Restoration of Scott and Kathy's 1955 Flying Cloud Whale Tail - Our California Vintage Airstream.
Airstream Restoration by Colin Hyde Trailer Restoration

Monday, December 24, 2012

Stepping Up Quality.

 The rebuilt and beefed up cross members for our steps.
 The step's Glide-A-Ride mechanism.
 Slide in step ready to install.
 Step in place.  Sturdy. Steady. Safe.
 Step in closed position
Quality is all in the details!
I don't know that I can explain in words, how excited I am to see this well loved and yet well worn vintage Airstream trailer be revived and coming back to life.  Not ready yet.  Baby steps!  Moving forward!!

Monday, November 26, 2012

Painting and Protecting the Frame with POR-15

First the frame was wire brushed.  Finally the steel was acid washed to remove any remaining rust. The chassis is being painted with POR-15 to prevent any future rust from happening.  Using the rotisserie made this part of the job faster, and is easier on the human body/back.  This POR-15, not original to the vintage Airstreams, should keep our 1955 Flying Cloud traveling down the road on Airstream adventures for years to come.

Monday, November 12, 2012

Rust off the Glide-A-RIde Steps

I think it is so cool that our vintage airstream Flying Cloud trailer was built with the then new retractable step.  1955 was the first year for Airstream retractable steps - called the Glide-A-Ride.

Monday, November 5, 2012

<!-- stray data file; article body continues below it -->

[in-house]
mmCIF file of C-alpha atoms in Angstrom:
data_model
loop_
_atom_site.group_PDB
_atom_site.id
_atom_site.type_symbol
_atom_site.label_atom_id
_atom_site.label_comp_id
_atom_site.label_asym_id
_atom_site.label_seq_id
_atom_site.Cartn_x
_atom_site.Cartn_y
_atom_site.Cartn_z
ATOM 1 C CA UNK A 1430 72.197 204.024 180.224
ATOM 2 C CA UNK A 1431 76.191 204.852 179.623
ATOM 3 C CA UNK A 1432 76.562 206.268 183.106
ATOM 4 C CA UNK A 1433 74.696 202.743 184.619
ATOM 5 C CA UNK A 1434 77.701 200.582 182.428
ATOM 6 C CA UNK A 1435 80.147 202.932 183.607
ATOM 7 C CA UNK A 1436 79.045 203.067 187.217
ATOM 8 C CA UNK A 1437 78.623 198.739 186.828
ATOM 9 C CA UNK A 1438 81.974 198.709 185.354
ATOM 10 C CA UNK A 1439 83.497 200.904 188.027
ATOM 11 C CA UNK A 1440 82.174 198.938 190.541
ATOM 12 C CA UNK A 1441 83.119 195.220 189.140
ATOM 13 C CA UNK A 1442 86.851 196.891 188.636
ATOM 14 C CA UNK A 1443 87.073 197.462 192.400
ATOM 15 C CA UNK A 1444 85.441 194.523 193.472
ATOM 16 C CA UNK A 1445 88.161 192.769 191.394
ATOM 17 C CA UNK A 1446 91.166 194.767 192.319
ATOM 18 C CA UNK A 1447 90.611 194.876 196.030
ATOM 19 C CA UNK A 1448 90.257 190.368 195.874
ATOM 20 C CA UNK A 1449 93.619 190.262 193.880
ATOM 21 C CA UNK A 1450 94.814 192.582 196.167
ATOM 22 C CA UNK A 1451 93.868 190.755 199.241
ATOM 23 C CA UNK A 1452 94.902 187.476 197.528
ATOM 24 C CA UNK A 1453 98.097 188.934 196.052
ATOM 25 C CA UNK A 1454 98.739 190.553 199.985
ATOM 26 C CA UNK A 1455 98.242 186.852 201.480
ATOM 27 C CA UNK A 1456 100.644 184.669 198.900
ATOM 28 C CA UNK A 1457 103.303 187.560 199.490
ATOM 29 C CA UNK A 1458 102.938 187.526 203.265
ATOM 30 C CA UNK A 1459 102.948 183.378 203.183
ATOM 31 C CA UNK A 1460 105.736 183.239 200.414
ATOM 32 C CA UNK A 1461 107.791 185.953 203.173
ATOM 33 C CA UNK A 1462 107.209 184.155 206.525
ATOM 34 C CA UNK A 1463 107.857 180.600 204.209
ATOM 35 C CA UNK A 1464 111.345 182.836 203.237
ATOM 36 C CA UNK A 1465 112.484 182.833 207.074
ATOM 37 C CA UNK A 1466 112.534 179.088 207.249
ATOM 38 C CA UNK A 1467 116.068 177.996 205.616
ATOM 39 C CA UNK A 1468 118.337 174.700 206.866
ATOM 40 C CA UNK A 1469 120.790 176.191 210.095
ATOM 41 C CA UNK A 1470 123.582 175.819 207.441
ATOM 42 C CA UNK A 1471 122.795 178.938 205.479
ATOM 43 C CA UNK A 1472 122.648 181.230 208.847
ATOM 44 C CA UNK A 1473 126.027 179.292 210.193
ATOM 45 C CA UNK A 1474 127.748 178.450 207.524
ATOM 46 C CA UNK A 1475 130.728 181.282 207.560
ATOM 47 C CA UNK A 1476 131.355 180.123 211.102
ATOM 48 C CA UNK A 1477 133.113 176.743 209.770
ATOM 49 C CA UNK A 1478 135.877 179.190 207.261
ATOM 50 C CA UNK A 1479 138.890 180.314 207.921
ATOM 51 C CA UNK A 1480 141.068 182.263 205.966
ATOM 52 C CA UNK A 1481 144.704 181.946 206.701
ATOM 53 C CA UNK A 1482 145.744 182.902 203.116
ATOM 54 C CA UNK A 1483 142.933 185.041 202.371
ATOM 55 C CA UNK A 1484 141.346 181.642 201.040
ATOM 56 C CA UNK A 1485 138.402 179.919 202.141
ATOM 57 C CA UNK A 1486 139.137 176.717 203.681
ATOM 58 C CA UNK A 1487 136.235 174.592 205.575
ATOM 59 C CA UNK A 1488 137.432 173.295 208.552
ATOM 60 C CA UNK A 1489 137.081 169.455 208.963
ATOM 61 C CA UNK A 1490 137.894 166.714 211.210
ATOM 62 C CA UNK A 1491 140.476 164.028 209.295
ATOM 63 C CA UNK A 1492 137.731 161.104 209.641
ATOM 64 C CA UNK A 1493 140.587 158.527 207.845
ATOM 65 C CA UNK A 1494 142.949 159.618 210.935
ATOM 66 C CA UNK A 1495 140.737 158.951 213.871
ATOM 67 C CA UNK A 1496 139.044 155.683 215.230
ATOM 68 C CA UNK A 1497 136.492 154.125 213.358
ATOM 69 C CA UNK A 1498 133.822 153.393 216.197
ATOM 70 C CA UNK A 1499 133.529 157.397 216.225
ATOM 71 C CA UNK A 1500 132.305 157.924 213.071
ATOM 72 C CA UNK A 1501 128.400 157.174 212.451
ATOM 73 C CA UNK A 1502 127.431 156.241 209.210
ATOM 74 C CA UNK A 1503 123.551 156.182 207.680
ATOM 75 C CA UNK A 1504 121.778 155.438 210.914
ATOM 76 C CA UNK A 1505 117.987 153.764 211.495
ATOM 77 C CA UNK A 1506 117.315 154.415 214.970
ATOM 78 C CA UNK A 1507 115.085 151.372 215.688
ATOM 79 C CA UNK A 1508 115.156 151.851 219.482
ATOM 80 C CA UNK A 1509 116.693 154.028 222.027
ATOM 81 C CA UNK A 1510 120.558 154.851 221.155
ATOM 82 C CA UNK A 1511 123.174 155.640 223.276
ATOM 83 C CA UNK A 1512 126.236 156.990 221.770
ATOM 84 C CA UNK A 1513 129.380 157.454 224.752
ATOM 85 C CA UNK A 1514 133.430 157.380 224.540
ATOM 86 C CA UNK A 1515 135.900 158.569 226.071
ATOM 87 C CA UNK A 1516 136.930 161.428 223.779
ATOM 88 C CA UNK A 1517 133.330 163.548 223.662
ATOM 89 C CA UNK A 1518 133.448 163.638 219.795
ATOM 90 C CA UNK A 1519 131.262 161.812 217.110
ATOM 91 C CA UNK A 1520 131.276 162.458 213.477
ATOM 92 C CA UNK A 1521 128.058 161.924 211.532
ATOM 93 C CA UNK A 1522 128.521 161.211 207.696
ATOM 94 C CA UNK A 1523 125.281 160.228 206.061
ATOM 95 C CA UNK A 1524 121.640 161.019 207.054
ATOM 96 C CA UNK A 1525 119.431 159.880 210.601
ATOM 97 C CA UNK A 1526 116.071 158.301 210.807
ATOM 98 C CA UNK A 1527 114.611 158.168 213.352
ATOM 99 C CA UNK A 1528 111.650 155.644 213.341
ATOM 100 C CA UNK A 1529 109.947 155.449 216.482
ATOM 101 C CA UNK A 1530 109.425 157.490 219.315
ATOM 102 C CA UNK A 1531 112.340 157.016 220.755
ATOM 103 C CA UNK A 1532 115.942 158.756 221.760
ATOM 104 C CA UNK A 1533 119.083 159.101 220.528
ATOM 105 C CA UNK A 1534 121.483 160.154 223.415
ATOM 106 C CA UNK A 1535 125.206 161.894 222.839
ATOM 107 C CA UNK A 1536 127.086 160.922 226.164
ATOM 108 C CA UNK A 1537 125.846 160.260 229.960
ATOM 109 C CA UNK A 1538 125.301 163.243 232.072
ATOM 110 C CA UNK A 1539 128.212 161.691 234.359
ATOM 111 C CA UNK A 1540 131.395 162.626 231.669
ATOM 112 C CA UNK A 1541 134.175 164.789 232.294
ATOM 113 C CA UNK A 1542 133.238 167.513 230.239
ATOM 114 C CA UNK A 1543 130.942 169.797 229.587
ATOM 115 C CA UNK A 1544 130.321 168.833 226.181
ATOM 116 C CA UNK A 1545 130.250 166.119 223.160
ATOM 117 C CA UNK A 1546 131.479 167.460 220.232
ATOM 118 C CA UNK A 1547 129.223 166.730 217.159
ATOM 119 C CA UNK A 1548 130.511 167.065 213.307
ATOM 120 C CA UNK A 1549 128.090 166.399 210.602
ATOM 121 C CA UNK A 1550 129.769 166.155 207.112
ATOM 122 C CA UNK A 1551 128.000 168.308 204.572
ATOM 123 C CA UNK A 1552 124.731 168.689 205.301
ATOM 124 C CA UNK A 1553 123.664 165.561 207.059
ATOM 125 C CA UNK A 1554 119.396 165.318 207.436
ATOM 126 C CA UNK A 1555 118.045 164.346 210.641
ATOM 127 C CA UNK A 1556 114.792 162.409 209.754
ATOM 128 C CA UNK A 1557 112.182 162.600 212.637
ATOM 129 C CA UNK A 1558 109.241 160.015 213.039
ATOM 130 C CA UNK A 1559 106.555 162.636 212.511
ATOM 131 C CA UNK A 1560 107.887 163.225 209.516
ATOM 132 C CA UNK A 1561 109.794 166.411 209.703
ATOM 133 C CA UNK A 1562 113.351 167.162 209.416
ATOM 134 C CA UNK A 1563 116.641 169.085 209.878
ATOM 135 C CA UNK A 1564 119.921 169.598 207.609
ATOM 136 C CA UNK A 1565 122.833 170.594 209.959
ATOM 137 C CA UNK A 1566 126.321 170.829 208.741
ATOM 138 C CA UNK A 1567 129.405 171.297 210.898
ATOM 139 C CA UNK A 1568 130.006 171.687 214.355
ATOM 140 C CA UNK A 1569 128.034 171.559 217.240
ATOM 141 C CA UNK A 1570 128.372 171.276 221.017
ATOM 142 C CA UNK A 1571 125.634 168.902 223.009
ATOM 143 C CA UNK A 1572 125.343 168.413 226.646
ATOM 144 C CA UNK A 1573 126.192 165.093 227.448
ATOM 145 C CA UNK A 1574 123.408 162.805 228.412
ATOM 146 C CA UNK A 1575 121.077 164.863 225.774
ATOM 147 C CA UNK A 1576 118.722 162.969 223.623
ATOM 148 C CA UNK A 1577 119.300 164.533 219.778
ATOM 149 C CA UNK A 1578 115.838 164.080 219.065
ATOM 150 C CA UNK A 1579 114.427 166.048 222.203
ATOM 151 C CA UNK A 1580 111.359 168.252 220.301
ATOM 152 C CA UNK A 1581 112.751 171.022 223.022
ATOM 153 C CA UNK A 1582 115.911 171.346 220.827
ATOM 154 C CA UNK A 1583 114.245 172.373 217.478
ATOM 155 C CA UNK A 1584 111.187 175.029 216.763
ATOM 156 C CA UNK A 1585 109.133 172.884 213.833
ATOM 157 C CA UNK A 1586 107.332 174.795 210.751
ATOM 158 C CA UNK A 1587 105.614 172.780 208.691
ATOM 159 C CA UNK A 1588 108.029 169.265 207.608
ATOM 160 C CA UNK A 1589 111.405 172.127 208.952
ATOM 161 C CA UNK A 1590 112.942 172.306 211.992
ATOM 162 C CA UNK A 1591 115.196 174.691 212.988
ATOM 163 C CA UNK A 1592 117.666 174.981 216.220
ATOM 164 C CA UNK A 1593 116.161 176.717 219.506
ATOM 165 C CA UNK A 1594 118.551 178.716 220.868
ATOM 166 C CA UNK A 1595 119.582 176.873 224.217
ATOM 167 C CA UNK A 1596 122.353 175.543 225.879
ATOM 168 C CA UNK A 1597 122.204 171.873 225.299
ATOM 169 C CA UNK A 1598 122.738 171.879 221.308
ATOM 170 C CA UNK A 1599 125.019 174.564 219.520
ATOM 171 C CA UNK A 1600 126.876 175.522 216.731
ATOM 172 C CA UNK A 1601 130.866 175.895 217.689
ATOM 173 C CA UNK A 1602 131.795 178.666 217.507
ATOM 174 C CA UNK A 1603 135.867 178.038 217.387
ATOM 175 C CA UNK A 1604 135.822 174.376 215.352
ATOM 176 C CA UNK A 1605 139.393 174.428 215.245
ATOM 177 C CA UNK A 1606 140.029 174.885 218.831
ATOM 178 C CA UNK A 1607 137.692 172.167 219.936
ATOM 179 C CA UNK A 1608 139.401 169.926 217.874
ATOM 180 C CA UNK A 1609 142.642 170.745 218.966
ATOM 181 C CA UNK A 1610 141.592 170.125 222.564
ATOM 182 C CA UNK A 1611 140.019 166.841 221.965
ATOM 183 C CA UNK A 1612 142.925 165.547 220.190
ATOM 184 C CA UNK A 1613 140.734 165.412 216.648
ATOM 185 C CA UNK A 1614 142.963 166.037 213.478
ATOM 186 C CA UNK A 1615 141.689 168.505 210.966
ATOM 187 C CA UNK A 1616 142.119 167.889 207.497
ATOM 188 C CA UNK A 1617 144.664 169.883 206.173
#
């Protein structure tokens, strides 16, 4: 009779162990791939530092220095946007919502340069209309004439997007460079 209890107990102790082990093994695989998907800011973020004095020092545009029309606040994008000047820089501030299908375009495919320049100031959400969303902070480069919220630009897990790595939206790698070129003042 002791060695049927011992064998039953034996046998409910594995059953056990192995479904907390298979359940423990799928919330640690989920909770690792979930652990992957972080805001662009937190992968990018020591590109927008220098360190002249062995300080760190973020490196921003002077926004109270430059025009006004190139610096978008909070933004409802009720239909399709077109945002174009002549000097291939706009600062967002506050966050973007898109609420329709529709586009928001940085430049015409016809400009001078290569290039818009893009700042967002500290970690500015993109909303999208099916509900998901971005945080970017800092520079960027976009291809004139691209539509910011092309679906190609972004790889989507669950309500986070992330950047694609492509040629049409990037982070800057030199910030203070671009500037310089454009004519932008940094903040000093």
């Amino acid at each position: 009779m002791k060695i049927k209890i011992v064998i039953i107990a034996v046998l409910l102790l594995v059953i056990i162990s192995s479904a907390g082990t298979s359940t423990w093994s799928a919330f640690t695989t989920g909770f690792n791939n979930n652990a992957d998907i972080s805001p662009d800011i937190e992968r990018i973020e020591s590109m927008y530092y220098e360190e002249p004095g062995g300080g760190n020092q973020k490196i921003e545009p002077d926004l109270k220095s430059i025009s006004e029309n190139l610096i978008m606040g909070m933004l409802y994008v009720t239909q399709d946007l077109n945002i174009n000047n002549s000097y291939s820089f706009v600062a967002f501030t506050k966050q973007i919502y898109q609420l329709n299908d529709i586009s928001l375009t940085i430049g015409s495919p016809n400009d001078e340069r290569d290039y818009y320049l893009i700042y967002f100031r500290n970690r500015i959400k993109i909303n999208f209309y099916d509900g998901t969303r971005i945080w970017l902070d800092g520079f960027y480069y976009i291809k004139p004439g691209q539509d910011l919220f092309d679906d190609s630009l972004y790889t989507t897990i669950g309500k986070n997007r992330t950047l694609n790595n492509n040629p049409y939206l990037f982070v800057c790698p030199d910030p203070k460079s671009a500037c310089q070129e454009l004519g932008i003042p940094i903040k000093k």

Old Steps - See the Rust

 The front edge of the step is slightly rusty.  The back edge is barely holding together.  Improvements needed!

Monday, October 29, 2012

More A-Frame Improvements

 Around the jack there is rust, and structure missing.  Improvement needed.
 The bottom of the A-Frame is only 3" deep, so that will be strengthened to match the rest of the new deeper 4" frame.
The new metal hold-down plate is now welded to the frame.  It will be riveted to the front aluminum skin - strength and stability the old Airstream way!  Actually the 1950's trailers often had the hold-down plates bolted to the frames.  The welds are much stronger and another Colin Hyde improvement.
 New tube Steel to be welded on to reinforce the A-Frame.
New tube welded with a new jack plate.

Monday, October 15, 2012

My Little Secret is Out - and It Holds a Lot of Liquid

Our A-Frame did not connect in line with the main frame rails.  The angle will help make the frame and the connection the tongue more sturdy.  Improvement!  We are moving our vintage airstream from deconstruction back into construction!  Progress!!!
Newer deeper cross rails, the frame increased from 3" deep to 4" deep.
BUT - and this is a big one for me - From the sides and back of our 1955 Flying Cloud - the trailer will look like a vintage Airstream!  It will look to only have a 3" frame!  Scott and Colin Hyde have worked together to design a frame that tapers to 4" at the center, while retaining the original look of the shallow frame.  So cool!

Monday, October 1, 2012

Frame was 3" - Now 4" Deep - Or is it???

Prior to 1955 Vintage Airstream Frames were 3" deep.
The change to a stronger 4" frame was started in 1955.
Unfortunately, our Flying Cloud was manufactured in California with the 3" frame.  Our gray water and fresh water tanks from Vintage Trailer Supply are 4" deep.  As planned - to fit the tanks into the frame, Colin Hyde changed our frame to be 4" deep.

The longer frame will allow us to add a bumper trunk also.